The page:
Vitrum Flexile, or flexible glass. Although lost in legend, three different authors provided an account of a glass that could be dented and then repaired in Rome’s first century. According to the Corning Museum of Glass, Petronius (who died in 63 A.D.) told of a drinking vessel presented to Emperor Tiberius (reign 14-37 A.D.). The vessel was thrown to the ground, and though dented, the glassmaker was able to remove the dent with a hammer.
Pliny told a similar story in his encyclopedia, completed around 78 A.D., although his story goes on to say that the glassmaker's workshop was destroyed so that the value of copper, silver and gold would not be affected by the vitrum flexile.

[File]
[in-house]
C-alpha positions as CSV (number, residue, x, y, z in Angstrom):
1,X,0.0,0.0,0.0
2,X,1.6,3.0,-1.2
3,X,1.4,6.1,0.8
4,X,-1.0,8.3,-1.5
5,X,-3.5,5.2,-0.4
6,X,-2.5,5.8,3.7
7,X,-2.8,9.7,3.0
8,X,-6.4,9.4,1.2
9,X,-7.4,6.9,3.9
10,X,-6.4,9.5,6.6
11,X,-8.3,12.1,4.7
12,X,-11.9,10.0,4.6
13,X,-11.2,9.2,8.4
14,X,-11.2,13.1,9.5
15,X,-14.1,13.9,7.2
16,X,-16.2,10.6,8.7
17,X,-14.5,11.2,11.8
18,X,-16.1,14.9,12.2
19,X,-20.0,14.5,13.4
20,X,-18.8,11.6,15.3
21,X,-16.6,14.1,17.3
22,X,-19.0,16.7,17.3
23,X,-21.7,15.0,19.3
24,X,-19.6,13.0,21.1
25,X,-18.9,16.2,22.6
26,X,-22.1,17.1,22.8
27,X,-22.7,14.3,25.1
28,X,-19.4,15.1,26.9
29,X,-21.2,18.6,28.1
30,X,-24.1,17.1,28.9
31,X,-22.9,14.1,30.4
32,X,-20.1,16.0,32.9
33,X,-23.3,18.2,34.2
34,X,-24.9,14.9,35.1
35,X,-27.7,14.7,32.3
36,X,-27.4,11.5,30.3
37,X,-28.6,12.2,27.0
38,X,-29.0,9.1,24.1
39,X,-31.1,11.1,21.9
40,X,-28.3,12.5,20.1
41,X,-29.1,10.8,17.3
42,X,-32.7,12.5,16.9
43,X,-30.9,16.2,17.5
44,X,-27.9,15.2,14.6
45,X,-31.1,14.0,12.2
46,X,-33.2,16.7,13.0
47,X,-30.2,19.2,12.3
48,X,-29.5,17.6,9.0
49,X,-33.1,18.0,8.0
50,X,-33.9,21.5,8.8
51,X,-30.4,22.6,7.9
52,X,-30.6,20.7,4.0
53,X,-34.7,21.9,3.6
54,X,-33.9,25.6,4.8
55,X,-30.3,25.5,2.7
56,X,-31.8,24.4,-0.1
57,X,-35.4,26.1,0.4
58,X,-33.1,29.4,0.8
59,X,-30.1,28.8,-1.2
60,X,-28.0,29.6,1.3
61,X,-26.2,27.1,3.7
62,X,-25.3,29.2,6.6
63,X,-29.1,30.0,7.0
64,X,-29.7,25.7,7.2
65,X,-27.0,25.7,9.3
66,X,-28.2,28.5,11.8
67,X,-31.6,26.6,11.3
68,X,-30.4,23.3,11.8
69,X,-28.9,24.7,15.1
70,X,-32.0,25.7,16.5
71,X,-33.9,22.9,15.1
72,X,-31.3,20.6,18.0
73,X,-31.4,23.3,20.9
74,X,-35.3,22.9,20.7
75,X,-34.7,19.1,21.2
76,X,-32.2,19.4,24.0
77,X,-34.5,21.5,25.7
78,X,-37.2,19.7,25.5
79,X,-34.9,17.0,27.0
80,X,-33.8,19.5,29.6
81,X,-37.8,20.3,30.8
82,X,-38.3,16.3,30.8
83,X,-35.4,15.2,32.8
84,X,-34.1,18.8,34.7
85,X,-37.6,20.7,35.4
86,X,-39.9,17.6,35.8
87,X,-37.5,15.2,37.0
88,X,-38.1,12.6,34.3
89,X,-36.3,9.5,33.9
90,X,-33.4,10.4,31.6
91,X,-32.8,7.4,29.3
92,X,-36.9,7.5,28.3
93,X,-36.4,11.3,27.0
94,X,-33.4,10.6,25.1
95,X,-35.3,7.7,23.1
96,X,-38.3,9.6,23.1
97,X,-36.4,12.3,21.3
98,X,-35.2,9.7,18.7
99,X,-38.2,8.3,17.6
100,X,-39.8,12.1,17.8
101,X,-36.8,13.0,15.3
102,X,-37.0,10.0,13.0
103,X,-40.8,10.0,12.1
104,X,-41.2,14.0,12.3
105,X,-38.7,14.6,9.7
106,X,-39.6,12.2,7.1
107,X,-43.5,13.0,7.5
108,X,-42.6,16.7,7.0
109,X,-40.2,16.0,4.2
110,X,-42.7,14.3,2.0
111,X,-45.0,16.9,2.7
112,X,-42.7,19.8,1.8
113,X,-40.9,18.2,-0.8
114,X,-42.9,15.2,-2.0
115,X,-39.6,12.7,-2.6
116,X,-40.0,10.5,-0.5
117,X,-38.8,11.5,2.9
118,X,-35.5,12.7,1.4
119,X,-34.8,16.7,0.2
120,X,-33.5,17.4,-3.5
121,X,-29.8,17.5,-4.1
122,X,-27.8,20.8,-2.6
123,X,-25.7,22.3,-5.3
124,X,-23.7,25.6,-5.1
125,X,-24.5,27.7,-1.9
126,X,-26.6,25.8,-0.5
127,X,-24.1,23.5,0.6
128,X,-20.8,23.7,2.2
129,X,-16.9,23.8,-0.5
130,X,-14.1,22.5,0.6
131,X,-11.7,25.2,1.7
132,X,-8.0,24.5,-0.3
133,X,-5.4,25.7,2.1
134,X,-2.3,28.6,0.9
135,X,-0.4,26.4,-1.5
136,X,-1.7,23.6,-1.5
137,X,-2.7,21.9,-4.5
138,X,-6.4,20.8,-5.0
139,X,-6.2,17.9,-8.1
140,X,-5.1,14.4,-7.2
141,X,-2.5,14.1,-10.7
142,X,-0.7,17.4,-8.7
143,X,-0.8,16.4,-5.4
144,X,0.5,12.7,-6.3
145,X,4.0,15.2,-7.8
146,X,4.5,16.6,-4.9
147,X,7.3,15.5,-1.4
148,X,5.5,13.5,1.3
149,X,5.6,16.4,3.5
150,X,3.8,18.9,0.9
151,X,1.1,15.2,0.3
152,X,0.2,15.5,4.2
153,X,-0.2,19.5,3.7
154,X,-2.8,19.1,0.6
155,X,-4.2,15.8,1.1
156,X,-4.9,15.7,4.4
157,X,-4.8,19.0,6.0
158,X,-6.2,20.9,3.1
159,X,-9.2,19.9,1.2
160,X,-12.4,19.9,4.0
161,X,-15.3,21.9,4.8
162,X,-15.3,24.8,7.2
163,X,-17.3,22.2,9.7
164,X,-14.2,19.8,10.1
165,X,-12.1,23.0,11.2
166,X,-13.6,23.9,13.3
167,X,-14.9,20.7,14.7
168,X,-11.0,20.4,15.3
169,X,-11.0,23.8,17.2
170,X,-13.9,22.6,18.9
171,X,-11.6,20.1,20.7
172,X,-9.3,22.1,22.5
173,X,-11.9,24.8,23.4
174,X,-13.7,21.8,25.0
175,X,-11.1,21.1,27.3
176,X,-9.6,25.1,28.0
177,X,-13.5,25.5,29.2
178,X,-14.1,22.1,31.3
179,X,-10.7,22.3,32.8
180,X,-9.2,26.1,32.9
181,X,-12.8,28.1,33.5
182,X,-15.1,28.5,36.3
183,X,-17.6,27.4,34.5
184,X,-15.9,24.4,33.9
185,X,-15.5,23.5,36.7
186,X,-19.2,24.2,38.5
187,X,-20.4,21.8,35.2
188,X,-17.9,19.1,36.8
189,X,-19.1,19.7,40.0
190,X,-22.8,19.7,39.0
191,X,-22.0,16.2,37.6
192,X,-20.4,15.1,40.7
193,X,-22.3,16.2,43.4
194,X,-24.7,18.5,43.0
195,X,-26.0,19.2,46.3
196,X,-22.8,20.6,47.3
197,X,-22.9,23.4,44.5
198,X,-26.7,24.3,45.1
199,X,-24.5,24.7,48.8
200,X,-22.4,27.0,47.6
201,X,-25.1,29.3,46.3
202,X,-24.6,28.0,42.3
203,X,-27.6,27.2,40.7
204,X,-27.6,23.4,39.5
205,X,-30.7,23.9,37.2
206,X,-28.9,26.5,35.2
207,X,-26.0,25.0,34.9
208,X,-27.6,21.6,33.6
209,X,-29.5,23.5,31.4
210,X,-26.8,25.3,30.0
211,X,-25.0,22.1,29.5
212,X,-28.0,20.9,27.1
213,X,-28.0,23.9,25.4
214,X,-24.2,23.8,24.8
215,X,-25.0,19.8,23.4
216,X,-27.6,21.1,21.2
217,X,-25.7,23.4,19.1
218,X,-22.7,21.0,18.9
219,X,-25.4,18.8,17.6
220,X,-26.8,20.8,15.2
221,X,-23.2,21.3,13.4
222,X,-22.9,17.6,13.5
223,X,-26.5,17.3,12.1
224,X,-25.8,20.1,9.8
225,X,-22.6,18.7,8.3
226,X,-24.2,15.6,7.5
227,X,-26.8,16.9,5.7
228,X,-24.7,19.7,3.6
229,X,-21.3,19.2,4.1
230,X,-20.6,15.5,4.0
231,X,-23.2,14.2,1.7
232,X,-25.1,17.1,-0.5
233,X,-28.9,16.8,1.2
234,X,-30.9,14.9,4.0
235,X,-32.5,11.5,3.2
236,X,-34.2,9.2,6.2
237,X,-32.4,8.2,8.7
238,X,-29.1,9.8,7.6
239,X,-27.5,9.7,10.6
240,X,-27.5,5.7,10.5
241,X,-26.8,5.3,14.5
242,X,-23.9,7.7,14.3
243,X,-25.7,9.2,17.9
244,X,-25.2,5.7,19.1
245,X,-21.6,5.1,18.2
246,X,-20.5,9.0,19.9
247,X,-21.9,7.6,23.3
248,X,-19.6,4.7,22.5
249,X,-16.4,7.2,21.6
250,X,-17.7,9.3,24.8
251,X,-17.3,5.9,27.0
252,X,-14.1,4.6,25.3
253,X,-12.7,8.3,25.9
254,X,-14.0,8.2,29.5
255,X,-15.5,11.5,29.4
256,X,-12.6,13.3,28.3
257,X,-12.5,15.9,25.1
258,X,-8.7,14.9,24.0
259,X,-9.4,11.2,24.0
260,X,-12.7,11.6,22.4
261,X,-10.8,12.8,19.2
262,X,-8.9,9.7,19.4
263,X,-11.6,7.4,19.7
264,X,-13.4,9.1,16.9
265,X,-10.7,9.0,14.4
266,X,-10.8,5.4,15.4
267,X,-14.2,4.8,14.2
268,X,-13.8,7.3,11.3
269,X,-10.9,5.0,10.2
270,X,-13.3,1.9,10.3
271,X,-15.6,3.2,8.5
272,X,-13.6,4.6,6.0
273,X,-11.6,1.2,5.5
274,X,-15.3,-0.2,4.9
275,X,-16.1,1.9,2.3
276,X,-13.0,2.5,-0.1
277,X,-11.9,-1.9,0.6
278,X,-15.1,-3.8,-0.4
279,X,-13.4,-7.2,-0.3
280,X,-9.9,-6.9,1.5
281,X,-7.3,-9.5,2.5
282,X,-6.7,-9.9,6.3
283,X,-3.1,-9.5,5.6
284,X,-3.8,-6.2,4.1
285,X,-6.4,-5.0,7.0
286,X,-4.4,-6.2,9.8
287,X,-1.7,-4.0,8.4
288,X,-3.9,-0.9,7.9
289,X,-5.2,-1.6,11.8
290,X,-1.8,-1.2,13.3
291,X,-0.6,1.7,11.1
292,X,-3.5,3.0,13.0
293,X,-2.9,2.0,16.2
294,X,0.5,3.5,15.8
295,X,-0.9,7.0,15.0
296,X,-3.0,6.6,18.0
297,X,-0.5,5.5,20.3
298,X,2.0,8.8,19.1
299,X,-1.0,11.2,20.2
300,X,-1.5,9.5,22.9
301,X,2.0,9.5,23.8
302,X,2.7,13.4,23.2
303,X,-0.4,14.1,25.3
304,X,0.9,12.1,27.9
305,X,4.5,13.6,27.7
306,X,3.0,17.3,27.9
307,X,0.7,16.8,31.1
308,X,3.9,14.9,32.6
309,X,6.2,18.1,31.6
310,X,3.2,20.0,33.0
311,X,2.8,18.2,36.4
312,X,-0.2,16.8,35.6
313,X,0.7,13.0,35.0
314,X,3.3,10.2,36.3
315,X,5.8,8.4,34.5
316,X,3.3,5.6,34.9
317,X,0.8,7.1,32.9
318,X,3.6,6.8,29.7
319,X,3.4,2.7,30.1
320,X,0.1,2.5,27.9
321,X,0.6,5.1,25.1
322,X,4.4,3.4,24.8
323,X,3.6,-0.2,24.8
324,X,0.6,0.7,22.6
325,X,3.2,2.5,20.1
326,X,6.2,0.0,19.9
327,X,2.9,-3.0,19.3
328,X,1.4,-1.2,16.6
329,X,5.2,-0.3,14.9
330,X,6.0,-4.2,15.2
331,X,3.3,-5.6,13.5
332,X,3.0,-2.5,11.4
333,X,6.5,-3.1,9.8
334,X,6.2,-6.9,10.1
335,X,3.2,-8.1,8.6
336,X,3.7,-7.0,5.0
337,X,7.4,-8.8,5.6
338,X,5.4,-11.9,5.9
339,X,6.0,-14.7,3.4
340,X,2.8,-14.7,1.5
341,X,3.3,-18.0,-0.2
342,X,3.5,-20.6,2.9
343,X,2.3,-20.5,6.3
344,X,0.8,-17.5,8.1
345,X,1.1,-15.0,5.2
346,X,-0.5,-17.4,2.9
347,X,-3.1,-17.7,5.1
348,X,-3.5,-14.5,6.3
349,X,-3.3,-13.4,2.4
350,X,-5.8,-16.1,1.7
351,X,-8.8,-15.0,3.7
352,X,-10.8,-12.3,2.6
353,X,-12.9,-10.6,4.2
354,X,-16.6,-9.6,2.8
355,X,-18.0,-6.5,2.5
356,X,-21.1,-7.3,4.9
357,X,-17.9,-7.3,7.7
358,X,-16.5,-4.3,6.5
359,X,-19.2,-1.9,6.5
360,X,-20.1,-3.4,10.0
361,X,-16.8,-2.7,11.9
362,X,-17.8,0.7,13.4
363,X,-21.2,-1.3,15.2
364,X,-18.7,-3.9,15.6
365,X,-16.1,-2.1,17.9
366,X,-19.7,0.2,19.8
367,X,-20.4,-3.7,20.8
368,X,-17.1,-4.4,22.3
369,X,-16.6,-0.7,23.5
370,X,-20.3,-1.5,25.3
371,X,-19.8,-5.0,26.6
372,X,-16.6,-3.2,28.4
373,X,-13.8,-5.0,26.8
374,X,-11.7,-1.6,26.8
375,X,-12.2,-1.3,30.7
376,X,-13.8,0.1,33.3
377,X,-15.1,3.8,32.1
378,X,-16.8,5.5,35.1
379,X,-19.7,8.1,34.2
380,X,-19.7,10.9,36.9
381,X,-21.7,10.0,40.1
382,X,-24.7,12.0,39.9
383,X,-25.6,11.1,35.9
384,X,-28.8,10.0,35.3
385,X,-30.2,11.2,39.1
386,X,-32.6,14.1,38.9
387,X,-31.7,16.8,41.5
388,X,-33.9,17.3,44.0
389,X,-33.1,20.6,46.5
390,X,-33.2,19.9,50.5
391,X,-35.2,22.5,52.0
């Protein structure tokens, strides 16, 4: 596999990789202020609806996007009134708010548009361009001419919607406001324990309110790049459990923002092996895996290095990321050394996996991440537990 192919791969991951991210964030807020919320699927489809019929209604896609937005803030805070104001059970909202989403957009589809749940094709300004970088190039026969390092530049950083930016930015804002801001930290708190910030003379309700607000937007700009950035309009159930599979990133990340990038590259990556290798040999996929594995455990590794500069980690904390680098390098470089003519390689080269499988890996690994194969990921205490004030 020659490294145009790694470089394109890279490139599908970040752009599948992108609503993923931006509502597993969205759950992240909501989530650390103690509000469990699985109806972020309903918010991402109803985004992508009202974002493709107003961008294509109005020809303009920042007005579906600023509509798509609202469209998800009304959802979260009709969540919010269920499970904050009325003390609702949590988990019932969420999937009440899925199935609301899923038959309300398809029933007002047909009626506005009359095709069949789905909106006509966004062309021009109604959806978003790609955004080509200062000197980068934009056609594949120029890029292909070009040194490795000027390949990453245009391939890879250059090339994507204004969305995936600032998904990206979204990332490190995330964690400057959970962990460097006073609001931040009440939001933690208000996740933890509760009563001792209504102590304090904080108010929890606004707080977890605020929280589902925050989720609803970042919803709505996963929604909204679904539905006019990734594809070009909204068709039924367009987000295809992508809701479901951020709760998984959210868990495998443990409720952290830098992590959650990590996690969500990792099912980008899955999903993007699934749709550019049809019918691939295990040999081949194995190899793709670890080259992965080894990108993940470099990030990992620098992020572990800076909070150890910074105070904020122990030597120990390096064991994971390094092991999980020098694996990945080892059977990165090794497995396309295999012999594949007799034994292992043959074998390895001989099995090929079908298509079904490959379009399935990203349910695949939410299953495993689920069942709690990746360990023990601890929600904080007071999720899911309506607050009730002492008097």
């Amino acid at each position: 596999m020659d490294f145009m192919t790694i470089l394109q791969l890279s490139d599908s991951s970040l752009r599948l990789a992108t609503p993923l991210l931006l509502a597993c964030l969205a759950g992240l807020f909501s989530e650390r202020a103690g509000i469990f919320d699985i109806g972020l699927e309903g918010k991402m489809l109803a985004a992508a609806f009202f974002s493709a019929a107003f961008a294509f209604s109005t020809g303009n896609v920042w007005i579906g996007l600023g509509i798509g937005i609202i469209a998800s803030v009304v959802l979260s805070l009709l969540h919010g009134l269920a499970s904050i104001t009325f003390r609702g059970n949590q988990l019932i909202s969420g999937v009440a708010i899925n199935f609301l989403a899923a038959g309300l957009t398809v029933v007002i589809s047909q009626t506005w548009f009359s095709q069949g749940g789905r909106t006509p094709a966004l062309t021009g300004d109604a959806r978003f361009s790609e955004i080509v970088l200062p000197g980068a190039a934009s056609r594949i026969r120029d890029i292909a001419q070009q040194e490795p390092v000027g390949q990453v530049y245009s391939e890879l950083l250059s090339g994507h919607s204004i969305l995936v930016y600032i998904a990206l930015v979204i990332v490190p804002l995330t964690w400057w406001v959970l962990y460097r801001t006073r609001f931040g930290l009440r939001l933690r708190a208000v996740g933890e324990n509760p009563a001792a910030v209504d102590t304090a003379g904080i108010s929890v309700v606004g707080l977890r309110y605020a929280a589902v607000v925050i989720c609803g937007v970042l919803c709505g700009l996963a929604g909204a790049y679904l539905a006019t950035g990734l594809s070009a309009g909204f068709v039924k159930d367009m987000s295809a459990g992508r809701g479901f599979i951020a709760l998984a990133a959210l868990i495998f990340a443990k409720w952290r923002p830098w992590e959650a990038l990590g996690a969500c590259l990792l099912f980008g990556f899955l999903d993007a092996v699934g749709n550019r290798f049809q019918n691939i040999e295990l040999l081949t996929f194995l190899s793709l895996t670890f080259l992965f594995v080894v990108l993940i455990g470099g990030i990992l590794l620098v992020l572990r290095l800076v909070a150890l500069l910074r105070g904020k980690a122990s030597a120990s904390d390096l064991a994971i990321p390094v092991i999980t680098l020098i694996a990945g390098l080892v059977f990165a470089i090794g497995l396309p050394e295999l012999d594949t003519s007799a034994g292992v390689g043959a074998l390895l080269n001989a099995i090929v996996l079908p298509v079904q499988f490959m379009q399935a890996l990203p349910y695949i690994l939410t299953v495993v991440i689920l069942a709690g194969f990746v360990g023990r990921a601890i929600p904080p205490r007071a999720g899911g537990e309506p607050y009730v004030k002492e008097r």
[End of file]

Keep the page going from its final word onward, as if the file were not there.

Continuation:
Dio Cassius provides the third story, in which an architect, who fell out of favor with Tiberius, provided the aforementioned demonstration of denting a glass vessel, then repairing it with his hands.
Unfortunately, no other accounts of vitrum flexile exist beyond these stories. As polymer scientists, we naturally assume that the vitrum flexile was not glass, but rather an early form of plastic, given its mechanical behavior and appearance. Perhaps it was formed of a natural resin, or from a crude polymerization. Ethylene gas was known to be in the Mediterranean around this time (the suspected source of the Oracle of Delphi’s visions). Did a resourceful Greek manage to perform some early free radical polymerization?